So, where is my Crowdfunding?
As most entrepreneurs know all too well, one of the most difficult challenges to overcome for a small startup is raising capital to get an idea off of the ground. Last year, amidst much excitement and with broad bipartisan support, President Obama signed the Jumpstart Our Business Startups (JOBS) Act into law (I wrote about the JOBS act here), purportedly making it easier for entrepreneurs and startups to harness the power of the internet and crowdfunding to raise investment capital. However, we have yet to see crowdfunding put into action. Why is the government taking so long? How might the JOBS Act affect entrepreneurs when it is finally implemented?
The Problem with the SEC
The Securities and Exchange Commission (SEC) is now in charge of moving the JOBS Act forward, as it attempts to write regulations that will set forth how the law with be implemented. The agency is concerned with the potential for fraud or abuse through crowdfunding; through the anonymity of the internet, one could easily image a scenario in which a straw-man company, complete with a website, social media presence, LinkedIn contacts, and mailing address could open up shop, solicit capital investment, and then disappear without a trace in a matter of days. However, the SEC’s concerns are preventing the agency from issuing the necessary regulations, and the agency has already fallen behind its January 2013 deadline. The latest word is that we may not see regulations until 2014.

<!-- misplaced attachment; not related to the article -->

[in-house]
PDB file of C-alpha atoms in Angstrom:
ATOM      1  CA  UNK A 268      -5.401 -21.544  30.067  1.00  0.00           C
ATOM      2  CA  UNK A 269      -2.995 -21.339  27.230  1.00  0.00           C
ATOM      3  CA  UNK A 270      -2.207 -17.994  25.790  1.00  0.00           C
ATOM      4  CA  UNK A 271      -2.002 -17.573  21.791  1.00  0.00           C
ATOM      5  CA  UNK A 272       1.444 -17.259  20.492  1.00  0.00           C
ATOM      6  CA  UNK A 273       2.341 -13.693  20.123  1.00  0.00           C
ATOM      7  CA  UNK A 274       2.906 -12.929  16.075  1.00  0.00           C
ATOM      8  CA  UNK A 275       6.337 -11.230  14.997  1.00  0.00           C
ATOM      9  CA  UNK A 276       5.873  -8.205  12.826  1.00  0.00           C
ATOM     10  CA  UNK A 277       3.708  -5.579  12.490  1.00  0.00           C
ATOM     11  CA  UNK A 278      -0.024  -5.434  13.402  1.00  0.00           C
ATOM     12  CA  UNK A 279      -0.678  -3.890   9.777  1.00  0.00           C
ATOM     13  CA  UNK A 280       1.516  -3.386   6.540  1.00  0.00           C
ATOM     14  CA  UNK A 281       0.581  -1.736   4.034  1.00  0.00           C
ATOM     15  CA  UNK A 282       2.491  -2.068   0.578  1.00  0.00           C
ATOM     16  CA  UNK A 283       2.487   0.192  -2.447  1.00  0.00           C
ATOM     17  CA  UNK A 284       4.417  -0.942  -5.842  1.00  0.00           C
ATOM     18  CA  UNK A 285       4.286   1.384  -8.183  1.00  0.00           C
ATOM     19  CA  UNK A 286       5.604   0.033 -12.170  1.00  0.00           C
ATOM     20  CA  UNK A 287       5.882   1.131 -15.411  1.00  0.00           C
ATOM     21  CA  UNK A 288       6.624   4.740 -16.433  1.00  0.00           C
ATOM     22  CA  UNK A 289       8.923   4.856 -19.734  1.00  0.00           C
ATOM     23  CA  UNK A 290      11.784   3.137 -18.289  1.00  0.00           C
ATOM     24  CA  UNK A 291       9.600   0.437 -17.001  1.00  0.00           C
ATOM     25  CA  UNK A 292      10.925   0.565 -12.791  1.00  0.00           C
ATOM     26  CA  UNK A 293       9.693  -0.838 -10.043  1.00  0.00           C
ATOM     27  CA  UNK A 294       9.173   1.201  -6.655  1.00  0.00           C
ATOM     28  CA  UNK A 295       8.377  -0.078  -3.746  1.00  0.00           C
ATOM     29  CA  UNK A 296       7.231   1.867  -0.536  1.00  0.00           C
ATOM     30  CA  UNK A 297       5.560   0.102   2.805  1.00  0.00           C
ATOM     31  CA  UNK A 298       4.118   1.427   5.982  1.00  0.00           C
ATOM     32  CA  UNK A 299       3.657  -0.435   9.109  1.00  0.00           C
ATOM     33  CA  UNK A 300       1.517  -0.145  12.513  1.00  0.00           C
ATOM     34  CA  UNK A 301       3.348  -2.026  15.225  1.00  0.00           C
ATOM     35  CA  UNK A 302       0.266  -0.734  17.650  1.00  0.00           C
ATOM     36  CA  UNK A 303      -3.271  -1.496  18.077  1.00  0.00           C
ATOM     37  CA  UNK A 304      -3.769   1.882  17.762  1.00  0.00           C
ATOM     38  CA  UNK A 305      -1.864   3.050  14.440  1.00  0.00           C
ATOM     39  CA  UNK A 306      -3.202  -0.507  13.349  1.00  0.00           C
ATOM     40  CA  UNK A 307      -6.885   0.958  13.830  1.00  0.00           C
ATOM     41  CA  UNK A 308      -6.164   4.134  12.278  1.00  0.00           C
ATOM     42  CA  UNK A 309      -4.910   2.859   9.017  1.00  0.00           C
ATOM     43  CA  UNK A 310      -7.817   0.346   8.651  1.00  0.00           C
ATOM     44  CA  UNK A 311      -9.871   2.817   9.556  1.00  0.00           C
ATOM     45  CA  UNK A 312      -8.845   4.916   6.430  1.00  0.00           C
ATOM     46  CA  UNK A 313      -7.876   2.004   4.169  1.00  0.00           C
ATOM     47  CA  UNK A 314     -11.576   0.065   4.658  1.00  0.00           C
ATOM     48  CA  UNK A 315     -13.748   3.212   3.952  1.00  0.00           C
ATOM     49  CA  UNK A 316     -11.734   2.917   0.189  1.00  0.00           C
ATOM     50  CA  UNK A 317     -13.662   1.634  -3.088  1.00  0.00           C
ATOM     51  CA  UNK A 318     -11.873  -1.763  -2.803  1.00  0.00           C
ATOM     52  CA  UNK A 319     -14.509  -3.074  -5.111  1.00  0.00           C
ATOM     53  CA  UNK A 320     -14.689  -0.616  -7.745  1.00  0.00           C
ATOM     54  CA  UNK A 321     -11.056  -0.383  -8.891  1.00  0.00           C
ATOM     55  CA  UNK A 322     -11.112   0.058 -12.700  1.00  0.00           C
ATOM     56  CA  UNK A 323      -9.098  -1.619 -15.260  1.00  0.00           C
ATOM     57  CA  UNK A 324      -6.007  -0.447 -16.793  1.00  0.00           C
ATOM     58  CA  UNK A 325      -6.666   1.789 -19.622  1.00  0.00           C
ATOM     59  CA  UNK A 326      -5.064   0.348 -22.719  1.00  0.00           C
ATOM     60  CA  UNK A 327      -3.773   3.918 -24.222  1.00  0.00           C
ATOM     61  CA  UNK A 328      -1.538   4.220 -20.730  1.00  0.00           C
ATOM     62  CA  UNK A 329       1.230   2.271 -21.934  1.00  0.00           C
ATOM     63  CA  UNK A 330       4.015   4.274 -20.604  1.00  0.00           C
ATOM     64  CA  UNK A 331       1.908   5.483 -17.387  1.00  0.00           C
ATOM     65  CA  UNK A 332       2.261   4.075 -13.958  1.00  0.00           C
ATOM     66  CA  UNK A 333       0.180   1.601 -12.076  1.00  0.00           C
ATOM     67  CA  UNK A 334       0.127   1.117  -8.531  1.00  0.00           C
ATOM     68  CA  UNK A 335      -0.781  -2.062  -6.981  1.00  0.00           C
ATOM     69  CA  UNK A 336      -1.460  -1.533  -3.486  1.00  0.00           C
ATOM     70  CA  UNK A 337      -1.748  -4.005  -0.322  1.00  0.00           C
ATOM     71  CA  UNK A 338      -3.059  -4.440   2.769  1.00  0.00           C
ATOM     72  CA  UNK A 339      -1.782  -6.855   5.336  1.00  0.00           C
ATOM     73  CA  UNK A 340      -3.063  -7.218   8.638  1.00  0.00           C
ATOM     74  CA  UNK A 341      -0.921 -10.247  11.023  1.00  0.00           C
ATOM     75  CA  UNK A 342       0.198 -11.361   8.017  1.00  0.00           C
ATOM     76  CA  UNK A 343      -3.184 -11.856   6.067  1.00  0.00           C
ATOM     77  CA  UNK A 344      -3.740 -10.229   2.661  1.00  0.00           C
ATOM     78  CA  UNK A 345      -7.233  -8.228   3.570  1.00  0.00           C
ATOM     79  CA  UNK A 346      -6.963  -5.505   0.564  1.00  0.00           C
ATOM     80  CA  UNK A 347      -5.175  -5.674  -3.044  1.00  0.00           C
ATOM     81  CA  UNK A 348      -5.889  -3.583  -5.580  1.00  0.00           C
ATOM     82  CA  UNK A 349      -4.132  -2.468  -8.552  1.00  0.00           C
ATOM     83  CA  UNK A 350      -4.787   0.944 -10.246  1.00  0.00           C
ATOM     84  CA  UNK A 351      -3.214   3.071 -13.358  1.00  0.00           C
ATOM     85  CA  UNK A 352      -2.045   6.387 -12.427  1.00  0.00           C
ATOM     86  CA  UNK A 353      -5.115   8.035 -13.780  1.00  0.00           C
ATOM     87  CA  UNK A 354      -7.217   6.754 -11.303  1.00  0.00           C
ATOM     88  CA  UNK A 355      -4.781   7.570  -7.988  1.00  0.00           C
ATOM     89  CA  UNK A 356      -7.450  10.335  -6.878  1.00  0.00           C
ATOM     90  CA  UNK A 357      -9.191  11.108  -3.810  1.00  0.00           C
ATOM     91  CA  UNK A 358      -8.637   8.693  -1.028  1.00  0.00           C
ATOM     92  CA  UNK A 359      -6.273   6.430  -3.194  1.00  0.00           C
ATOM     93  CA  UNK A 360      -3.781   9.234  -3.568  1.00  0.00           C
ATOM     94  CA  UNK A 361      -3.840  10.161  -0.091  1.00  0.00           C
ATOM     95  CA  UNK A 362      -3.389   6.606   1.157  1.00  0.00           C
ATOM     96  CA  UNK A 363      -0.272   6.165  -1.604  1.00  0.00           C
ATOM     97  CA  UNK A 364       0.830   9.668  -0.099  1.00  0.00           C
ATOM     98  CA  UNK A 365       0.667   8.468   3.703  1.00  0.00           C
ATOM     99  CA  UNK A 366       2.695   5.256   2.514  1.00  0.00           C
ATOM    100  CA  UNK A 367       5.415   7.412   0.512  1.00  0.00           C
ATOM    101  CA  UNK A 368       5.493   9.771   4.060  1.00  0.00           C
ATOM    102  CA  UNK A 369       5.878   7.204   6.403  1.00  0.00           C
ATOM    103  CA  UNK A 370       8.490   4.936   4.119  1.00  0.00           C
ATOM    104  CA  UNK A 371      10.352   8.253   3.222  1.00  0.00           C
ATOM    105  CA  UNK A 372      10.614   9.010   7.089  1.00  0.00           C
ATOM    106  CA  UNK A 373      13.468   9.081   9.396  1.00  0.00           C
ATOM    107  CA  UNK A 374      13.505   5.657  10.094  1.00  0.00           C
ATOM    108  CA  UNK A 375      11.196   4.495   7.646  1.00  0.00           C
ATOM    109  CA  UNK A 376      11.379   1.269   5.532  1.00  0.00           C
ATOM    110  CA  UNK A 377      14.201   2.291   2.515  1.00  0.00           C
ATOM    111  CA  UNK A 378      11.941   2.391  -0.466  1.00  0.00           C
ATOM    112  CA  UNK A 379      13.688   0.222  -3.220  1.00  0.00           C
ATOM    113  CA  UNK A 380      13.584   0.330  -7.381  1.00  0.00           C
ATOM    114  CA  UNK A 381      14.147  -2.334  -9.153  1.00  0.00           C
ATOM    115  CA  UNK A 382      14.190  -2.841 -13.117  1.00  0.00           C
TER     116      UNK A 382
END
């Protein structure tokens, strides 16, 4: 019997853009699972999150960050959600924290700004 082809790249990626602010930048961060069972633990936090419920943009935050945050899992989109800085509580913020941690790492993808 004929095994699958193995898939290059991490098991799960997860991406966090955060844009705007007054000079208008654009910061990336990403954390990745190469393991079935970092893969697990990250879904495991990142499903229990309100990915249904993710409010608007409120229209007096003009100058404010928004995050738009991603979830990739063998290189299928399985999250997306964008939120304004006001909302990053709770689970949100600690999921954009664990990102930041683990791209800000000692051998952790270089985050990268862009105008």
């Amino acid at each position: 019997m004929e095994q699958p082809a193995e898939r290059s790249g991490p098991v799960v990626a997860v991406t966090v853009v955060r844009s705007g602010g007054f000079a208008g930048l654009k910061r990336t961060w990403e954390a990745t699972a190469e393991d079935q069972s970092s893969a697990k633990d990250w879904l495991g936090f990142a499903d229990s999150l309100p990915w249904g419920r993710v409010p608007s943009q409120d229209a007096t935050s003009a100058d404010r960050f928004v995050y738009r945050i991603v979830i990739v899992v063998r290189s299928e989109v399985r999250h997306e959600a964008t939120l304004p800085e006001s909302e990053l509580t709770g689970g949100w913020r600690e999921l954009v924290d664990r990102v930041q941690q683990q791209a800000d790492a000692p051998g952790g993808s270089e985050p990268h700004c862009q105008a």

How Might Crowdfunding Help Startups
The idea of crowdfunding as it relates to startups is simple: using the internet to pitch an idea to millions of potential investors and selling small amounts of equity to raise capital. Up until now, there have been regulatory barriers, aimed at protecting small investors from unscrupulous and shady investments, that have made it impossible for entrepreneurs to use crowdfunding to raise capital. The JOBS Act, which creates a new exemption to the Securities Act of 1933, will allow entrepreneurs to directly solicit investment from the general public through an accredited crowdfunding platform.
Both investors and entrepreneurs stand to gain from the increased opportunities that crowdfunding can potentially provide. If everything operates as intended, crowdfunding will allow innovative entrepreneurs to raise capital quickly and cheaply, and remove barriers that kept middle-income people from investing in small companies. Where small startups formerly had to navigate the increasingly tight-wallet vetting process of traditional venture capital firms or had to have a “rich uncle,” they now will ostensibly have access to millions of potential small investors with even more millions of dollars.
Of course, there is the risk of fraud and abuse, and until the regulations are promulgated it’s impossible to tell how crowdfunding will affect entrepreneurship . However, most agree that crowdfunding has the potential to revolutionize the process of securing investment for a startup, and whether and how effective it will be remains to be seen.